For anyone who loves the outdoors, North Carolina's abundance of public land is almost an embarrassment of riches.
Consider: This state is home to four national forests , covering a total of 2,954,000 acres. We also have the Cape Hatteras and Cape Lookout National Seashores, sporting 126 miles of pristine beaches. We share with Tennessee the Great Smoky Mountains National Park, our share being 275,895 acres, or about 53 percent of the park. We have ten national wildlife refuges covering...???
We have 35 state parks, recreation areas, and natural areas totaling 116,890 acres. (On second thought, we could use some more state park acreage.) Add to this the parkland owned by various local governments and tracts owned by private land trusts.
North Carolina's abundance of public land is matched by these lands diversity. The state has three major geographic zones - mountains, piedmont, and coastal plain. Each of these geographic zones supports several different ecological zones, or biomes.
For example, in the piedmont the floodplains of protected streams usually support large stands of bottomland hardwood forests. Look for trees and shrubs such as river birch, sycamore, alder, and spicebush. Nearby, the south facing slope or the ridgetop above the stream is a much drier ecosystem. This xeric forest, as it is called by ecologists, is typically dominated by chestnut oaks, sourwoods, and mockernut hickories.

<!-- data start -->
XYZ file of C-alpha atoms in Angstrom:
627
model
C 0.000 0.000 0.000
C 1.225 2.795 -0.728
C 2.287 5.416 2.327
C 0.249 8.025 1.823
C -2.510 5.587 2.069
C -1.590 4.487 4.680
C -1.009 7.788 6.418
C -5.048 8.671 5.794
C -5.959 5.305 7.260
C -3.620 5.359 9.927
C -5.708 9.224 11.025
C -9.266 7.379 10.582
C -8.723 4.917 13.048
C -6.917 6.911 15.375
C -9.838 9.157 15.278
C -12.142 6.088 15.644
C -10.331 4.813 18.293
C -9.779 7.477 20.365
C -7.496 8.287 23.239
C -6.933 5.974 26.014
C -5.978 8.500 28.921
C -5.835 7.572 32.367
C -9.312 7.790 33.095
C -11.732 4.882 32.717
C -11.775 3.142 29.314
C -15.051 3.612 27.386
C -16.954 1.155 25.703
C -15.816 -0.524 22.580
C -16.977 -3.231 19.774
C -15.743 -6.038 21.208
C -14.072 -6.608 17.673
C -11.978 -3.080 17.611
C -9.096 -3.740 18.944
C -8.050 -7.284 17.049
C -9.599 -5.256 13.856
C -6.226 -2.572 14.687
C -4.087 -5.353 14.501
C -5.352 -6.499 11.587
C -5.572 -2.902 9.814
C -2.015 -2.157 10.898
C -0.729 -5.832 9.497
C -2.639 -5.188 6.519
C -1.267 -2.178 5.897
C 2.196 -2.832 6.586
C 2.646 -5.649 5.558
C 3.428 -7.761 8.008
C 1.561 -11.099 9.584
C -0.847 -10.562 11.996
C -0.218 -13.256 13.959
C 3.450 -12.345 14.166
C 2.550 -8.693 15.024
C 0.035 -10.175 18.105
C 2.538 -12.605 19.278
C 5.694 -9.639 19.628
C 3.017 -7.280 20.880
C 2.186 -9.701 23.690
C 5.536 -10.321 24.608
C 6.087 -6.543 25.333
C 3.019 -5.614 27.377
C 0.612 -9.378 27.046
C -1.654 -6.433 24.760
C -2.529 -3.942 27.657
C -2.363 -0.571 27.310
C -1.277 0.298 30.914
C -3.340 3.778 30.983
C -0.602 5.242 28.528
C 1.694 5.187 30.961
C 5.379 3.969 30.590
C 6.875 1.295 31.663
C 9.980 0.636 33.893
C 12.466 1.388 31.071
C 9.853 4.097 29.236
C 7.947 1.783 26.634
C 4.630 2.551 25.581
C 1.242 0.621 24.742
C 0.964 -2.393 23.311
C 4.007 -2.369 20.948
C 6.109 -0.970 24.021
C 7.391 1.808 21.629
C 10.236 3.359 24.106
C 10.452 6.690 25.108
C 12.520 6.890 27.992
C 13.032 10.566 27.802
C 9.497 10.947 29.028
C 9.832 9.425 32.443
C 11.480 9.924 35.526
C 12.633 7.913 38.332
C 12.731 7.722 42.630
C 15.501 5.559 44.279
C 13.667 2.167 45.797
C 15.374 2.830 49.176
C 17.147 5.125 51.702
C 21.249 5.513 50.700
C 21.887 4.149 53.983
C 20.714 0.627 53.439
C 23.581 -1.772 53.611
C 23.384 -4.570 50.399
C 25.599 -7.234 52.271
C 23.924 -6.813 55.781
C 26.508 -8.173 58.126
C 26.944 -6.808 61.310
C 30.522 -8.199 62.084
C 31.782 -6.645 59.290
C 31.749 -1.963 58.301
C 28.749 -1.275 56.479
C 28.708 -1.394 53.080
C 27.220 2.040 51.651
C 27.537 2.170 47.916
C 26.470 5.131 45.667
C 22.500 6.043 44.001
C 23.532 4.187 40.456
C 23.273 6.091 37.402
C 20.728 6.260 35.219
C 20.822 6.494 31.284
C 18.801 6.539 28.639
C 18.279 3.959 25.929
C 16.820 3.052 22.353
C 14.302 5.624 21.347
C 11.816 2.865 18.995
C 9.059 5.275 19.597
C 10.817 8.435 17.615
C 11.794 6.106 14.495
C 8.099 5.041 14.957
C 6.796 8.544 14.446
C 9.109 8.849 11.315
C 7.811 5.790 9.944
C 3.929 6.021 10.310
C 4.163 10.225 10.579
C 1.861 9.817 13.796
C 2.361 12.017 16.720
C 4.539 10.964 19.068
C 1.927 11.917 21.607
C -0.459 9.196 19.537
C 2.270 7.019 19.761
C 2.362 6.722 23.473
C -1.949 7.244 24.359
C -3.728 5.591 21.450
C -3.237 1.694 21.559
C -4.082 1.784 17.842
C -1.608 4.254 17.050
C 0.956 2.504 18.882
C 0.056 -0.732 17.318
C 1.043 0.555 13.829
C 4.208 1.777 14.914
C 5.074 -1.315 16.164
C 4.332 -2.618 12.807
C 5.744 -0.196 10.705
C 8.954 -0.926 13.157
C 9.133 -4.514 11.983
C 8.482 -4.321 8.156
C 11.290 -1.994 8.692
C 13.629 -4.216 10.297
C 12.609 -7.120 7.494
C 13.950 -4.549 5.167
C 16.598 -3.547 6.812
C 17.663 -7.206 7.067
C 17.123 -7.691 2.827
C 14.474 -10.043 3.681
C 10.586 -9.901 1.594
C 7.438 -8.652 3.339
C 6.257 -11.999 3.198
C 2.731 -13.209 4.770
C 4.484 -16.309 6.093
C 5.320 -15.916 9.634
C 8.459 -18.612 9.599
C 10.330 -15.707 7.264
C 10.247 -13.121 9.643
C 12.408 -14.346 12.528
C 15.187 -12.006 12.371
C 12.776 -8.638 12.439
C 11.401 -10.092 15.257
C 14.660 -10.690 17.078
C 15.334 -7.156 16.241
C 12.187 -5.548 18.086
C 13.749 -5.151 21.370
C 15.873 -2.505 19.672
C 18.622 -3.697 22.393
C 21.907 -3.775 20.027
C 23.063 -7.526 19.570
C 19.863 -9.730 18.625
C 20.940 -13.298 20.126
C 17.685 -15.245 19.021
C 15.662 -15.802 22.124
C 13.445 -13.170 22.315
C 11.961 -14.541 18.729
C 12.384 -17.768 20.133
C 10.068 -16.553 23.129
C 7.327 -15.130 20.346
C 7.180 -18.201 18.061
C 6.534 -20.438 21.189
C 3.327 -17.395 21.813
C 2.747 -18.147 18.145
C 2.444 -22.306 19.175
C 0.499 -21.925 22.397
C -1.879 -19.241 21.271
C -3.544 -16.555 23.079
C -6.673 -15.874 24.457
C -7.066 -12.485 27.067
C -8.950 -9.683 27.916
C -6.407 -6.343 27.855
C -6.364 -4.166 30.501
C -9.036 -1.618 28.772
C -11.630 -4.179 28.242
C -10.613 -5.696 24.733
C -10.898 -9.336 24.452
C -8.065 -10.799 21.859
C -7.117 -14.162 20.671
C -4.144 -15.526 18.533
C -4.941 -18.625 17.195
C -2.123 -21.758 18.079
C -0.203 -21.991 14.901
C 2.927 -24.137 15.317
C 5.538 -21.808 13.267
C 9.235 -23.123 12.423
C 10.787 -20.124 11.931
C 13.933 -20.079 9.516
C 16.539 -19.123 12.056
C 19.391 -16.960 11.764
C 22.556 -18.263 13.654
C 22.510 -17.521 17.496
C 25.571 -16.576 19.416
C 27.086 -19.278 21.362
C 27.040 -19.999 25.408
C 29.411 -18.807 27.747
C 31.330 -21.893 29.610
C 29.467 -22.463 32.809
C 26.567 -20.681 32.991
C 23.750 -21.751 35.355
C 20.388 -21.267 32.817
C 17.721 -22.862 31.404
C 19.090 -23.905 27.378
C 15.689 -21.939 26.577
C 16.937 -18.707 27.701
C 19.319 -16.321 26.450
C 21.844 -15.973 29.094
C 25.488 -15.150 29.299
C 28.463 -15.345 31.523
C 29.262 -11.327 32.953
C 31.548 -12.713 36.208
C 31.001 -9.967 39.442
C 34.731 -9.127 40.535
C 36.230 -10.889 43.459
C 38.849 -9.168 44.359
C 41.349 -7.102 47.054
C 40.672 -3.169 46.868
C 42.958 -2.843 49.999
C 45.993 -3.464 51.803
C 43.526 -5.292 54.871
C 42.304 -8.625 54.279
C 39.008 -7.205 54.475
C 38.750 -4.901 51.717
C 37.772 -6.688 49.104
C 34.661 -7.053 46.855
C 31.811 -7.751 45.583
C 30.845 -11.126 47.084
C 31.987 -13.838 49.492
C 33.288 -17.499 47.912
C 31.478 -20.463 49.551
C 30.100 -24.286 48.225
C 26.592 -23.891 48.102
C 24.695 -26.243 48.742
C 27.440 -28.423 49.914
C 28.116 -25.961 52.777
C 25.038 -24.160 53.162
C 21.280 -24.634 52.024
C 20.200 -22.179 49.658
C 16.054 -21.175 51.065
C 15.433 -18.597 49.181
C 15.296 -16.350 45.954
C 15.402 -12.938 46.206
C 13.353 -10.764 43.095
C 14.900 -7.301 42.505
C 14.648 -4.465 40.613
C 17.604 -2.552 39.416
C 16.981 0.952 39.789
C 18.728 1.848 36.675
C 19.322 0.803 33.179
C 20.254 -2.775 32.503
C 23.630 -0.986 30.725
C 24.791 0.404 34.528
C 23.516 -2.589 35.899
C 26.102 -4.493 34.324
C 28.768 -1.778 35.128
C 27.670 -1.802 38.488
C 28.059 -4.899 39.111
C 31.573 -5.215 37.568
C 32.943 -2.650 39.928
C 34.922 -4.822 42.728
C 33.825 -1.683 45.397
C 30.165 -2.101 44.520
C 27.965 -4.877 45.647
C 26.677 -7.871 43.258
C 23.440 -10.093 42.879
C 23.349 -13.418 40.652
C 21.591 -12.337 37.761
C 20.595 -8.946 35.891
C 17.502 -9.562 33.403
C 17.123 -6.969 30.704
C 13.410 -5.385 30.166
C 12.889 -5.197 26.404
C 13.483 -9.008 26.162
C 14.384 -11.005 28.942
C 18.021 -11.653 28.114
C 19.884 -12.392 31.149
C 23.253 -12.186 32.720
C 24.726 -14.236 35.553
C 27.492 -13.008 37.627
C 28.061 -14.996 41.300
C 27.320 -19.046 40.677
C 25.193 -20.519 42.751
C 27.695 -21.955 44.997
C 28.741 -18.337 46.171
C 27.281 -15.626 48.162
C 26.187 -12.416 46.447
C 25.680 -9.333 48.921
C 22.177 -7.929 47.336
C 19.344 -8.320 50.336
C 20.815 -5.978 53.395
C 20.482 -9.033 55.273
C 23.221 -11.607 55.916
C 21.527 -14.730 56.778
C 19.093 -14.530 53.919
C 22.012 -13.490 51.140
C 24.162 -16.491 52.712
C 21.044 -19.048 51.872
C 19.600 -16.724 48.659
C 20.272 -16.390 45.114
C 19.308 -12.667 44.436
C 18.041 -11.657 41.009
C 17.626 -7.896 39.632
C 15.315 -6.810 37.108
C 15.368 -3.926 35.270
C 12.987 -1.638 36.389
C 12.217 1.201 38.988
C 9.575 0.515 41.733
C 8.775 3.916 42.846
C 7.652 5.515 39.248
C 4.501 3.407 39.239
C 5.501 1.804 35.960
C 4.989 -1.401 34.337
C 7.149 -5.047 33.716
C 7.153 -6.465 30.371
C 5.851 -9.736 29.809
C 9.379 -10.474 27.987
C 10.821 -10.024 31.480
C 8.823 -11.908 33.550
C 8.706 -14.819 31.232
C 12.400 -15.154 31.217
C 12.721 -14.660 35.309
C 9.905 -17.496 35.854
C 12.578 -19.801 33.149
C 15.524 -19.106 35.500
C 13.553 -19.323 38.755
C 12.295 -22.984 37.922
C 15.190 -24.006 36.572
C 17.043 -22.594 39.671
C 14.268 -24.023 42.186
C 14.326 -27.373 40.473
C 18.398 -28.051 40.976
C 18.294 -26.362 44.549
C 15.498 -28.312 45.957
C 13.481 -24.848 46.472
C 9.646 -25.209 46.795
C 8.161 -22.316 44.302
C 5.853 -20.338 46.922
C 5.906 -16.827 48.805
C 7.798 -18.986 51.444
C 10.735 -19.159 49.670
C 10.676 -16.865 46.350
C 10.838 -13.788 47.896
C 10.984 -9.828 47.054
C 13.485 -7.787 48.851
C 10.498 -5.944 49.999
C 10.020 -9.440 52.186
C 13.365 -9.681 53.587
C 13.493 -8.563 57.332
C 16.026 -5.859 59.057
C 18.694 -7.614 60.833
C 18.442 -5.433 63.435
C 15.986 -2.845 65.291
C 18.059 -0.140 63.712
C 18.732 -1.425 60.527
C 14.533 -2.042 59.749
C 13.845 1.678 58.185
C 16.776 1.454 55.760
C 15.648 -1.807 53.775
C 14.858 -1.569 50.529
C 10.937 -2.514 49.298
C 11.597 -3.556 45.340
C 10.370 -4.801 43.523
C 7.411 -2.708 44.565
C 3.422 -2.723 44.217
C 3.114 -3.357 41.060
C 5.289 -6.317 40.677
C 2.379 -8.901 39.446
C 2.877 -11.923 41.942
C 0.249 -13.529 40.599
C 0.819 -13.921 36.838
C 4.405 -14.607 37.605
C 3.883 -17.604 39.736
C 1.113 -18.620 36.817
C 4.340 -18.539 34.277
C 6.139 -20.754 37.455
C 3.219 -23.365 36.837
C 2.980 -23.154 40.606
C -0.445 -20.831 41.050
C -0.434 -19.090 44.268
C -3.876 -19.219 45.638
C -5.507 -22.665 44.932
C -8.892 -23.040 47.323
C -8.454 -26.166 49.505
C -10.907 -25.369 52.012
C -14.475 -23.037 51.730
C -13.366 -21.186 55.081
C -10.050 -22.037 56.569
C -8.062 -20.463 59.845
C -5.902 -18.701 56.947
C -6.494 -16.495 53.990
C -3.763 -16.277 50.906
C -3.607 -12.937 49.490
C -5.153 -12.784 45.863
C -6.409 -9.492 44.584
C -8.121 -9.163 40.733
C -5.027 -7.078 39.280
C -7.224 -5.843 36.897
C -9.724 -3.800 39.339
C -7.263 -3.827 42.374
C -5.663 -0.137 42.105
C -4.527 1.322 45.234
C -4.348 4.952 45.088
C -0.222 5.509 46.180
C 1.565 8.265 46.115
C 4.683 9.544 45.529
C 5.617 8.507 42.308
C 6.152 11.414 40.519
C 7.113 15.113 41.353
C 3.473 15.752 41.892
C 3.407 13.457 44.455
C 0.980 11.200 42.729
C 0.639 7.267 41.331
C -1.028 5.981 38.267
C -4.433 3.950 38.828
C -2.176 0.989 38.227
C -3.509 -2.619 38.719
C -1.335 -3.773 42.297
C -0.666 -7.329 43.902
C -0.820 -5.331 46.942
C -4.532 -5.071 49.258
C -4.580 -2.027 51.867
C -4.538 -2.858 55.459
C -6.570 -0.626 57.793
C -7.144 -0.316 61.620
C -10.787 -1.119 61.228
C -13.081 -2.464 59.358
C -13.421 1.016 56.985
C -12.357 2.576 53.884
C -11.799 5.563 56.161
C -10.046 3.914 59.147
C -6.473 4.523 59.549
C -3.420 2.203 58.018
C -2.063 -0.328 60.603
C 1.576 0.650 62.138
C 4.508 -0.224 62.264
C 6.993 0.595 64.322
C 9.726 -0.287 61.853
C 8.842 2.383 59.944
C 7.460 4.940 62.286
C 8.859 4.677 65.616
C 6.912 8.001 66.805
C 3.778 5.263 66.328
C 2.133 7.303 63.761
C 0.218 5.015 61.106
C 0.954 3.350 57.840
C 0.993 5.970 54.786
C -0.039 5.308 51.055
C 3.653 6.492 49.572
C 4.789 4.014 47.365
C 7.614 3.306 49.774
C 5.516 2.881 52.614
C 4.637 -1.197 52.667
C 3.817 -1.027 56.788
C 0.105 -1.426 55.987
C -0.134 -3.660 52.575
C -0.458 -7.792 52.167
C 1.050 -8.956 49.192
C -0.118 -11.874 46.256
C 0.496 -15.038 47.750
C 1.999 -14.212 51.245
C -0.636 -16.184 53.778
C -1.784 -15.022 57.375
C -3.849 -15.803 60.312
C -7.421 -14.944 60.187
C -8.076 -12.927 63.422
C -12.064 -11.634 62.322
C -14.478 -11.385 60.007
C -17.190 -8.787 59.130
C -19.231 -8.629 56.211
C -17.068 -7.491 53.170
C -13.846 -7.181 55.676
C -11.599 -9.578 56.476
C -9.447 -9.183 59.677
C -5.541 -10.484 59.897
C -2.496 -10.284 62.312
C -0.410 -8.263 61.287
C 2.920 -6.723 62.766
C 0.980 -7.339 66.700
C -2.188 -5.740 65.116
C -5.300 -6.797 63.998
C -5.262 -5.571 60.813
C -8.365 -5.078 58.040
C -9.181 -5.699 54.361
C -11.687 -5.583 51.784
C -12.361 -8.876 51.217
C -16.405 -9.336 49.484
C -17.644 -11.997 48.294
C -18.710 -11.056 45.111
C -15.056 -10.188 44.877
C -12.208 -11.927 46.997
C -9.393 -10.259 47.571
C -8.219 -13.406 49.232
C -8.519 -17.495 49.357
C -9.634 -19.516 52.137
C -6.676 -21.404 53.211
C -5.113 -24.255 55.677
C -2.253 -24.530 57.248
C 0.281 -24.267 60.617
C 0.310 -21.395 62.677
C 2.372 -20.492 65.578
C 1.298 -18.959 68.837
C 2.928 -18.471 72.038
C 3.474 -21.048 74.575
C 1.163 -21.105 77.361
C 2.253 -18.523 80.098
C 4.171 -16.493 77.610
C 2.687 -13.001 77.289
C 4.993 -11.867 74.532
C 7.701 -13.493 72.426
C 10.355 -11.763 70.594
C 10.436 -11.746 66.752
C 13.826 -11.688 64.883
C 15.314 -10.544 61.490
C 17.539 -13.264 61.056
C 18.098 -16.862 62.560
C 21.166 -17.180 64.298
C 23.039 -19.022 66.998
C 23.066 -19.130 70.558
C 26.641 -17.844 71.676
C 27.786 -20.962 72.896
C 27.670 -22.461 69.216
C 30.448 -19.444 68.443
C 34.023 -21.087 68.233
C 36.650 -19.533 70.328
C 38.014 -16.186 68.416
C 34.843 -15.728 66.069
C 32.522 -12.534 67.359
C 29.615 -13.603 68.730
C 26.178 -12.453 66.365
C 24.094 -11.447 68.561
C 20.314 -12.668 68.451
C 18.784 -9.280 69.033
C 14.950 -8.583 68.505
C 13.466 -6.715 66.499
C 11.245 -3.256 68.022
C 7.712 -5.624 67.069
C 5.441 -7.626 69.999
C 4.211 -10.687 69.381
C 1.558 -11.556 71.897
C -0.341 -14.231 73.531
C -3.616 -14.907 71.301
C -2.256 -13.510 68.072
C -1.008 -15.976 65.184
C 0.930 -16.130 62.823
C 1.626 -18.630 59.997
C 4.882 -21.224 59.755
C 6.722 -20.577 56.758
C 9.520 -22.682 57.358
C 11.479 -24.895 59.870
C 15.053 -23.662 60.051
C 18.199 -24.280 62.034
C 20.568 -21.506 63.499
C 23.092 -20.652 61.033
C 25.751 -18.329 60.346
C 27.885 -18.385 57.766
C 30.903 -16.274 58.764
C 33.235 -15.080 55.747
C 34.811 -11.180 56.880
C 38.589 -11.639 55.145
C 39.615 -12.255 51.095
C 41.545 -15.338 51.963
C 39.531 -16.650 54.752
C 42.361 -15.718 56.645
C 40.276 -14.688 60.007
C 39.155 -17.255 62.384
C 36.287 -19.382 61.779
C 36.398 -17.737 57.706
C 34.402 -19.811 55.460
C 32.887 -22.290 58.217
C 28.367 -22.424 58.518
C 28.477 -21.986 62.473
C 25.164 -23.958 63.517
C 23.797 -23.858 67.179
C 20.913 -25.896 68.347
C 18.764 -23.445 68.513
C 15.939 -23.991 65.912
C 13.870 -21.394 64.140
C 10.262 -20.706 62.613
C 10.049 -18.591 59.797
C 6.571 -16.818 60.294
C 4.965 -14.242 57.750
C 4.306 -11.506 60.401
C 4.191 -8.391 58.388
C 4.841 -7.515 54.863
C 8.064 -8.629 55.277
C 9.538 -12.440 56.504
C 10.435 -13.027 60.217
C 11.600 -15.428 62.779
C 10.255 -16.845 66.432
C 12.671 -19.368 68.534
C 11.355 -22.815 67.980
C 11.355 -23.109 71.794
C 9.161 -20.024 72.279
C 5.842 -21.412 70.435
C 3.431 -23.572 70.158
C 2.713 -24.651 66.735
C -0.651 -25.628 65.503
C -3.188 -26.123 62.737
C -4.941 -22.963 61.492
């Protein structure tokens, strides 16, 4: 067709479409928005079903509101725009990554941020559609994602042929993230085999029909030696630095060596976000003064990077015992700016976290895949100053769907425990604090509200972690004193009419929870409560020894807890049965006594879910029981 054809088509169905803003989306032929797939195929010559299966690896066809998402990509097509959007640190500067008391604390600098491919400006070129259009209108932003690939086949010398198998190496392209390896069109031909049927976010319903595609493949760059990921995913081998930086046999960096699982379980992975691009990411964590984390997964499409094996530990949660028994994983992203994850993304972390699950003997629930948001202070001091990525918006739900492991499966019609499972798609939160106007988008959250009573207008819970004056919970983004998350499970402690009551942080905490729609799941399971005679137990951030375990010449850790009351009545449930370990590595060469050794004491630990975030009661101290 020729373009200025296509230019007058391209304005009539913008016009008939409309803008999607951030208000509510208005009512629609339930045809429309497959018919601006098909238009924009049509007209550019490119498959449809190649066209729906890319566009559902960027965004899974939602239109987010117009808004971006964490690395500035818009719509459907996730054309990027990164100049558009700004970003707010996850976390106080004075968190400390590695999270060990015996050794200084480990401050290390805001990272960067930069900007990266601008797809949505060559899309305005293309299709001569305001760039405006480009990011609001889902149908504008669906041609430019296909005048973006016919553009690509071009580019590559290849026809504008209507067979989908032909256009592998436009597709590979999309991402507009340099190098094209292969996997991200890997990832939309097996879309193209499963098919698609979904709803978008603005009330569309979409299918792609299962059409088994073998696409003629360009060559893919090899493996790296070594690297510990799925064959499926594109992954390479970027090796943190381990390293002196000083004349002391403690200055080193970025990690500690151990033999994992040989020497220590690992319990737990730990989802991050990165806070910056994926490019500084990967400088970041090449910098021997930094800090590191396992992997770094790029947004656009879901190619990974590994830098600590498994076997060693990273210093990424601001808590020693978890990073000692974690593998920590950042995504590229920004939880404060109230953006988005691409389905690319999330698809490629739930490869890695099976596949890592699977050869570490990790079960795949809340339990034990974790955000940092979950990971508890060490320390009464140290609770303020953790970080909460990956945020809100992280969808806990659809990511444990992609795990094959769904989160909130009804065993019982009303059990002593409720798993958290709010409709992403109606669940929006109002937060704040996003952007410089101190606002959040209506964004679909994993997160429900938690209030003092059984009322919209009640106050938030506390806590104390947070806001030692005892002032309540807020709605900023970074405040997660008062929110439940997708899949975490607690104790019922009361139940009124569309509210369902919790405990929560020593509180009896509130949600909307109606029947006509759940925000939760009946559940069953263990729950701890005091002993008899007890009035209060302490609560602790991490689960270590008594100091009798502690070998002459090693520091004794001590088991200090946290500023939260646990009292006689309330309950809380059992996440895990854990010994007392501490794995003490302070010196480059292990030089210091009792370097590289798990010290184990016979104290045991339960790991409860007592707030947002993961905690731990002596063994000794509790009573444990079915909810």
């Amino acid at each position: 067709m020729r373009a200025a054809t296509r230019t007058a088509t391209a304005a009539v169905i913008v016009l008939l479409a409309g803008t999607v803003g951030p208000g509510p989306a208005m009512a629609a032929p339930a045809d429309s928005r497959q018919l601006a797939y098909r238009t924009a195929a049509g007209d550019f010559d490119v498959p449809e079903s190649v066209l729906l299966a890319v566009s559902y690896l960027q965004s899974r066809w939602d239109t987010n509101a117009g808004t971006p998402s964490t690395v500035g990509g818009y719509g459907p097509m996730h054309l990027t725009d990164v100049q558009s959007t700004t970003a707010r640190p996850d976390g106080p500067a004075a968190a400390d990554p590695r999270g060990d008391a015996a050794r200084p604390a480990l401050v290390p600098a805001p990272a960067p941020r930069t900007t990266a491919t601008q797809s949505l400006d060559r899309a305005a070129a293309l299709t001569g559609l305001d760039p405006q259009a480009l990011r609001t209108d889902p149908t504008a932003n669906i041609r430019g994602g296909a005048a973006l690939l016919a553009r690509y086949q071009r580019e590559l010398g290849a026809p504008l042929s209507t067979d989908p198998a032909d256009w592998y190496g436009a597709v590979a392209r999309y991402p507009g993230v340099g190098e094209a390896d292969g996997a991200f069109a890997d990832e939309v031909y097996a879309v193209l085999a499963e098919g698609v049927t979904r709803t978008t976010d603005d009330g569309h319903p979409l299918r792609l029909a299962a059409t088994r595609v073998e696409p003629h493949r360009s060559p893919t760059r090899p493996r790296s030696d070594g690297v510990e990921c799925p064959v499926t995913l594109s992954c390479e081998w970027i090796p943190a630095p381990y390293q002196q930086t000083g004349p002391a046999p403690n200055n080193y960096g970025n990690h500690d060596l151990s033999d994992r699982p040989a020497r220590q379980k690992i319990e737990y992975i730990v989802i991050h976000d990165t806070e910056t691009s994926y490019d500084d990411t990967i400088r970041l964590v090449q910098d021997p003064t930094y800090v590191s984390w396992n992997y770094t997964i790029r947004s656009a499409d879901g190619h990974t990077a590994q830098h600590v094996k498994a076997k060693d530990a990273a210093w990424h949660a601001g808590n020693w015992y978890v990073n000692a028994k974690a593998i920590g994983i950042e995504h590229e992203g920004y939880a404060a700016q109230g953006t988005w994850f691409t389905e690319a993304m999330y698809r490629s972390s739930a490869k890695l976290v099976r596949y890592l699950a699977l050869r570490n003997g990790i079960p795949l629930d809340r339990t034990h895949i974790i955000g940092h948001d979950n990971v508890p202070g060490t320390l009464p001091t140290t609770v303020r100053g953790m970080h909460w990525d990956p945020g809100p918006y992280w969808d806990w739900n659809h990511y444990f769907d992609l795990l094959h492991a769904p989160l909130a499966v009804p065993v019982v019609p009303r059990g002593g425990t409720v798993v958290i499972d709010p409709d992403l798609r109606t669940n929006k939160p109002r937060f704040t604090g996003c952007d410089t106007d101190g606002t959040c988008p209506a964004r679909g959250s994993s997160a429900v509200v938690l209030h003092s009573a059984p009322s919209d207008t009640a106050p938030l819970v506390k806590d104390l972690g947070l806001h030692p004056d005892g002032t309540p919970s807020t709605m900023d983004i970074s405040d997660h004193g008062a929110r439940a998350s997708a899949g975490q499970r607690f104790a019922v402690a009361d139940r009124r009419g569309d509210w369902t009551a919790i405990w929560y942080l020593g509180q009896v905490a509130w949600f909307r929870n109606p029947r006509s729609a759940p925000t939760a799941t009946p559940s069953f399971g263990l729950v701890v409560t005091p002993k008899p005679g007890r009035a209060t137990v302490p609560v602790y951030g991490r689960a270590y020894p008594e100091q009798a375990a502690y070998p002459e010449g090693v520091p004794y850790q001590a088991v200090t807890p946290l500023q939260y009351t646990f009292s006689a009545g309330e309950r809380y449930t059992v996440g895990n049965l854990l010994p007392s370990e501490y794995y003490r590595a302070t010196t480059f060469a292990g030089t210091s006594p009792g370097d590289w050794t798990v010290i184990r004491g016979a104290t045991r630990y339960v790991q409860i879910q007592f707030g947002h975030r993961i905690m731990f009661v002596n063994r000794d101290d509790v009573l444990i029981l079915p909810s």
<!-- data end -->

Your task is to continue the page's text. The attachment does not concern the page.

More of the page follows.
In the mountains, this transition from floodplain to ridge top is much more dramatic. For example, start Hiking amid the hemlocks, hardwoods, and rhododendron at the S. Toe River at Black Mountain Campground. Follow the Mt. Mitchell Trail and switchback up the south face of the mountain through an oak - hickory forest (below 4500'), then ascend into a northern deciduous forest of birches and other high altitude hardwoods (4500' - 5500'), and finally enter the spruce and fir zone just after the trail passes the remnants of an old logging camp from the 1920s named Camp Alice. In less than 6 miles, you have traversed the equivalent of 1000 miles of geographic latitude. Atop Mt. Mitchell, you are walking in a Canadian ecosystem. (Well, with all the dead and dying trees , its not a healthy ecosystem, but that's another story.)
Bottom line: A hiker or backpacker should never get bored in North Carolina.